Wednesday, 26 April 2017 07:18

Digital Transformation - Identity in Government;

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Most governments are rushing to deploy on-line services. The have no choice: it’s too expensive to maintain other channels, and millennials would have it no other way.

This means that there is a need for an authentication service that will provide access to government services and most governments are addressing the issue by developing a central facility that becomes a ‘one-stop-shop’ providing access to services across multiple departments or ministries.

There are basically two frameworks being adopted: a persistent ID system that establishes an identity store and a transitory ID approach in which no government ID store is required. A summary of the benefits of each approach are:

Persistent ID

This approach is by far the most widely deployed. In this instance a government agency establishes a central identity provider service to authenticate all users access government on-line services. Governments have a large amount of information that they necessarily store on their citizens. They issue driver licences so they know where we live, our age, what we look like and our driving history. They track medical expenses so they know how healthy we are and if we have any chronic illness. Tax returns advise on how much we earn and details such as our investments. But while government hold a wealth of information on citizens it’s quite fractured with each department or ministry maintaining their own records. There is typically little ‘sharing’ of information which means that identity data cannot be leveraged to the degree it could be. One issue is privacy legislation which restricts data-sharing without consent.

That means that, to develop an authentication mechanism for citizen access across multiple departments, government typically establishes a purpose-specific repository, to authenticate users before redirecting them to the requested service. The issue then is to associate an authenticated user to their record(s) within the department or ministry they are accessing. If a citizen is renewing their driver licence, either the authentication facility needs to pass through the driver licence number, if it’s available, or the target department will need to employ other attributes to establish the relationship. Another issue is harmonisation of common data. For instance, when a citizen moves house there is a need for a ‘change it once’ approach whereby an address change is propagated to the departments that maintain address detail. Another approach is to federate the identity data across departments, and levels of government, but this requires a level of co-operation within government that typically does not exist.

Transitory ID

The alternative to a persistent ID system is what we call a transitory ID framework in which the government does not create a data store of citizen identity information on their citizens, they rely on third parties who specialise in providing such services. The major benefit of a transitory ID facility is the elimination of the liability associated with maintaining a data repository of PII. In most jurisdictions there are severe penalties for unauthorised release of identity information and this represents a significant risk that is avoided if government relies on third-parties. It also allows citizens to select the service provider of choice for the storage and maintenance of their identity data.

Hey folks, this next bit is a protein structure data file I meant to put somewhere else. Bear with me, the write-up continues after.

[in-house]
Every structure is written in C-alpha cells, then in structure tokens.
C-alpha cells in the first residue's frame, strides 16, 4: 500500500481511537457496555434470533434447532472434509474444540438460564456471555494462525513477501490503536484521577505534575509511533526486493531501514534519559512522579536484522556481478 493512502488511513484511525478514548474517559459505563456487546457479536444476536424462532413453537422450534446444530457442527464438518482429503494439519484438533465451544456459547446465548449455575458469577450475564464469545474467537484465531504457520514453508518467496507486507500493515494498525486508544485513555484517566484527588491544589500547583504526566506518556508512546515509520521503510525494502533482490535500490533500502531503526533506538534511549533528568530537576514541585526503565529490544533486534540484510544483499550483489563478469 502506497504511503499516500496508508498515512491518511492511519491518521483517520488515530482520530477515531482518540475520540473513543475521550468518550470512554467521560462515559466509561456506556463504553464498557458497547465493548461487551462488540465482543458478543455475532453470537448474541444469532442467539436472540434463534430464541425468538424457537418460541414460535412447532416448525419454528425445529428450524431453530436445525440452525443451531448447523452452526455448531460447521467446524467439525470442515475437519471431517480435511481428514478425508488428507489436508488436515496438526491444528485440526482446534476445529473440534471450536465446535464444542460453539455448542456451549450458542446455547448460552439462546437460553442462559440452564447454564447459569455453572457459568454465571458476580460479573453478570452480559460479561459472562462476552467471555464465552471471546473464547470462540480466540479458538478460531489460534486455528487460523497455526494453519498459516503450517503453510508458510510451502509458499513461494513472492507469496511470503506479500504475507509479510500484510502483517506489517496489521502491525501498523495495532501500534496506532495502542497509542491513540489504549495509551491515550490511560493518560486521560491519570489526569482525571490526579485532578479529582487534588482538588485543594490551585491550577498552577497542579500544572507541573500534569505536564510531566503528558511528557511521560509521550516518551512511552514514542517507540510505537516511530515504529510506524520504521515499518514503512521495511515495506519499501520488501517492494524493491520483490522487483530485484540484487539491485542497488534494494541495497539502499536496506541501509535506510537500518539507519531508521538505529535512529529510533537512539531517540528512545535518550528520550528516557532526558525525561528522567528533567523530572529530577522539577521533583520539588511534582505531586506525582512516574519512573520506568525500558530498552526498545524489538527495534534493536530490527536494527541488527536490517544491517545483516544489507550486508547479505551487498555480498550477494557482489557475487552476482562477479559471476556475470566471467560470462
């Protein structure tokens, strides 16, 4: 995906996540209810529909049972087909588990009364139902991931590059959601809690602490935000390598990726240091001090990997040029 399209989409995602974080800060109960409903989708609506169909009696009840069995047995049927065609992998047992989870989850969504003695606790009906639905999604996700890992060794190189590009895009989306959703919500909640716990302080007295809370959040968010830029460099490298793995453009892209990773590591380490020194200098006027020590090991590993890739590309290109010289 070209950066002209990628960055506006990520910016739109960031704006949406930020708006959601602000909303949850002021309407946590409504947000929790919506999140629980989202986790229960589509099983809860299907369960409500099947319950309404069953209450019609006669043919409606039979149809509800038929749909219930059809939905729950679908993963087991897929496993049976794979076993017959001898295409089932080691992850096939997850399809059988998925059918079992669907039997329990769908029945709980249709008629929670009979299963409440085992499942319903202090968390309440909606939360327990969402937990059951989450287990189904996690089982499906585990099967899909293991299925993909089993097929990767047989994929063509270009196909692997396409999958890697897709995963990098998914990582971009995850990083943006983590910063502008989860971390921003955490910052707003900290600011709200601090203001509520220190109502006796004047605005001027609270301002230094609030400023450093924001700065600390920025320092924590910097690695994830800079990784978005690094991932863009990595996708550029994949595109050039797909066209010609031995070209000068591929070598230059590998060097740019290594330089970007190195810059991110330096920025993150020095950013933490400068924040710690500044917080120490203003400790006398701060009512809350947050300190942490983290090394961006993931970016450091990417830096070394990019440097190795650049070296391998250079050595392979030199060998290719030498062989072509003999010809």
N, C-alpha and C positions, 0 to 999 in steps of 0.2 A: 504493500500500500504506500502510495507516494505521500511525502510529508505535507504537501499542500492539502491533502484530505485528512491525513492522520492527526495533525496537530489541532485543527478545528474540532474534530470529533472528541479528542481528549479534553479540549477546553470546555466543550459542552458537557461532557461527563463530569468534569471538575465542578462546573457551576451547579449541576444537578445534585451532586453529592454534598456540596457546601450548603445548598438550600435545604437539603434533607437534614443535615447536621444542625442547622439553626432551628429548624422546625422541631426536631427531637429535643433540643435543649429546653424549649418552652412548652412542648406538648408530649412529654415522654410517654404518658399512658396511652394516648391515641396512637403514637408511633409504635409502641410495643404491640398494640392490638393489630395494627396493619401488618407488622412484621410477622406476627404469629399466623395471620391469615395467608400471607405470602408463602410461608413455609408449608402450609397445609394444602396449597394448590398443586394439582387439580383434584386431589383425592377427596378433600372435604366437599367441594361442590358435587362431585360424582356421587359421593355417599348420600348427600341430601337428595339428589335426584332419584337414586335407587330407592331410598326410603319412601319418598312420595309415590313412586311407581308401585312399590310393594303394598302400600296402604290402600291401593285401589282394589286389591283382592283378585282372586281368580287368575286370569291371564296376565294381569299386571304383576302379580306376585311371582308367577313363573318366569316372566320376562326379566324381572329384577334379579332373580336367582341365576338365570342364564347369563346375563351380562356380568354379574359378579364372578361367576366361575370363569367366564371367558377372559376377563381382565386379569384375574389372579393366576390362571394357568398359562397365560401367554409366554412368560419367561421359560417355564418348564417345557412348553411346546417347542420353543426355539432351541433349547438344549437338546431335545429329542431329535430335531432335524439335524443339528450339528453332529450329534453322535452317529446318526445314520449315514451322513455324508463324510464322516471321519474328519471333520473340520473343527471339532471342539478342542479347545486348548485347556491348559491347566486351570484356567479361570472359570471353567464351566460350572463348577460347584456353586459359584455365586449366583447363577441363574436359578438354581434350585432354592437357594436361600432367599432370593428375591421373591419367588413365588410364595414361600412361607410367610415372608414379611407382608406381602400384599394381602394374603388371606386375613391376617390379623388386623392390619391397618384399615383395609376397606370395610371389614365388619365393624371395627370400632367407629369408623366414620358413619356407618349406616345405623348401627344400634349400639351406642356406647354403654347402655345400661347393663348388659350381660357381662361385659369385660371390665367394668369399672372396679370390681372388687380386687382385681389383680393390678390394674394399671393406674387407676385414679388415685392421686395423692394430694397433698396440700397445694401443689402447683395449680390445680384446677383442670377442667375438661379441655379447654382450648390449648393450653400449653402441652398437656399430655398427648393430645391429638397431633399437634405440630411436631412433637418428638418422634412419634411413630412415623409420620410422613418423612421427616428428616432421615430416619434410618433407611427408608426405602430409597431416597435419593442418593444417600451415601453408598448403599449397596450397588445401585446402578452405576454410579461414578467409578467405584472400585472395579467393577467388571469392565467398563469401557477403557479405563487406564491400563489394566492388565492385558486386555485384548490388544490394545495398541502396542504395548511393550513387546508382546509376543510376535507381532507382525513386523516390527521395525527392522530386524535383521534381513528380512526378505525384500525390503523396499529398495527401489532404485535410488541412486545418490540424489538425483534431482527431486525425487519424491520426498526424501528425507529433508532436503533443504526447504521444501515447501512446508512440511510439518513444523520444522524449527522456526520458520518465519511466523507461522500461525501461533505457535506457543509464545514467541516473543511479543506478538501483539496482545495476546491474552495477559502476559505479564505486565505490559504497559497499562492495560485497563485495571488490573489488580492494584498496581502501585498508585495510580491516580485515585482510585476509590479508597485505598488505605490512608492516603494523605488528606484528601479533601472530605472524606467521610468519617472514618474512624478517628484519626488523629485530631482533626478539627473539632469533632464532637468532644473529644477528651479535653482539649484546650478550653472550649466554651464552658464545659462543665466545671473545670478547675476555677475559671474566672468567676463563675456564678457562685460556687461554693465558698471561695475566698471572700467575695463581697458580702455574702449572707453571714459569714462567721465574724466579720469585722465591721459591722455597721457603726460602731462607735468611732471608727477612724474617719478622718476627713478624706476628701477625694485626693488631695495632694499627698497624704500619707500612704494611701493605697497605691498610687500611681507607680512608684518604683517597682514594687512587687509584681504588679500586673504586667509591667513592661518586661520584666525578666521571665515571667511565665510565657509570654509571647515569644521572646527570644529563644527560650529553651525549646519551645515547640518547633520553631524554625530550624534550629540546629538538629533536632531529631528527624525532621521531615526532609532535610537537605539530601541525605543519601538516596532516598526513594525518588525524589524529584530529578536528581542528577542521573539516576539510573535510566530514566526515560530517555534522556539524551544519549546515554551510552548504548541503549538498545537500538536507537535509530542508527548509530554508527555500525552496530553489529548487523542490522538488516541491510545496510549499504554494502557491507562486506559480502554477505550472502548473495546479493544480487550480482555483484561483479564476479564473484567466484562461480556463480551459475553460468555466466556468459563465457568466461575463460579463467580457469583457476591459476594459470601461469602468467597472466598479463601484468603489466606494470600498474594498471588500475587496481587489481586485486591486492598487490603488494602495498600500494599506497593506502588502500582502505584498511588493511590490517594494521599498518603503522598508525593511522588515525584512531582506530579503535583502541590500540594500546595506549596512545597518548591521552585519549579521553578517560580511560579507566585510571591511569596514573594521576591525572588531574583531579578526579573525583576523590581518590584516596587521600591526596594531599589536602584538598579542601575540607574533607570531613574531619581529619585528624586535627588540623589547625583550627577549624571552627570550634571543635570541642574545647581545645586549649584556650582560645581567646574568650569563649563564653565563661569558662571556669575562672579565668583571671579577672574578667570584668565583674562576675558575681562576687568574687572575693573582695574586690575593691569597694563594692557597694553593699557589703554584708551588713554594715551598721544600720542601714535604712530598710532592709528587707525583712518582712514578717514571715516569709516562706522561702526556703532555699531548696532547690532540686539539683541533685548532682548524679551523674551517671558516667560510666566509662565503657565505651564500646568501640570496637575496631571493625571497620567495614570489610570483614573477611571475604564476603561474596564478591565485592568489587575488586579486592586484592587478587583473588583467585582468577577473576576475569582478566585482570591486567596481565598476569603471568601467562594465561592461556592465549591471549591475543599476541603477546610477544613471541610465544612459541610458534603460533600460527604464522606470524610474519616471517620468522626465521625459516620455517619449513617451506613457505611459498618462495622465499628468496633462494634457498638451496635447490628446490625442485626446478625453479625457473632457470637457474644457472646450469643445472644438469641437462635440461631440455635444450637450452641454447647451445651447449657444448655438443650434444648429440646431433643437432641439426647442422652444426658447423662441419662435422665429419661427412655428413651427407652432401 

But there are some drawbacks:
  • Since there is a reliance on third parties there is a need to establish rules; and a need for some form of conformance testing to ensure adherence to the rules.
  • There’s a cost component in that third-party identity providers typically want to be compensated, so some form of payment system is required and some subsidisation in the commencement phase is required, until a sustainable level of transactions has been reached,.
  • Since the third party will typically not have identity attributes to allow departments or ministries to establish relationships i.e. vehicle registration numbers, the target agencies need to match a user to their record(s) within the department so that the required service can be provided.
The most successful deployment of a transitory identity provider system is in the UK. There are several reasons for this:
  • They have a large enough population to support multiple third-party suppliers.
  • British citizens are fiercely protective of identity information and don’t want government to have any more of their identity data than they have to.
  •  The UK has a centralised form of government that makes it easier to enforce across government (there’s already been a large ministry that tried to establish their own authentication mechanism but they were encouraged not to).
Citizen identity management is an interesting area to watch. It will only grow in importance because on-line services continue to grow in importance and some innovative use of AI is expected that will make our experience with government more pleasurable. Won’t that be refreshing?
Read 3557 times Last modified on Tuesday, 25 April 2017 01:43

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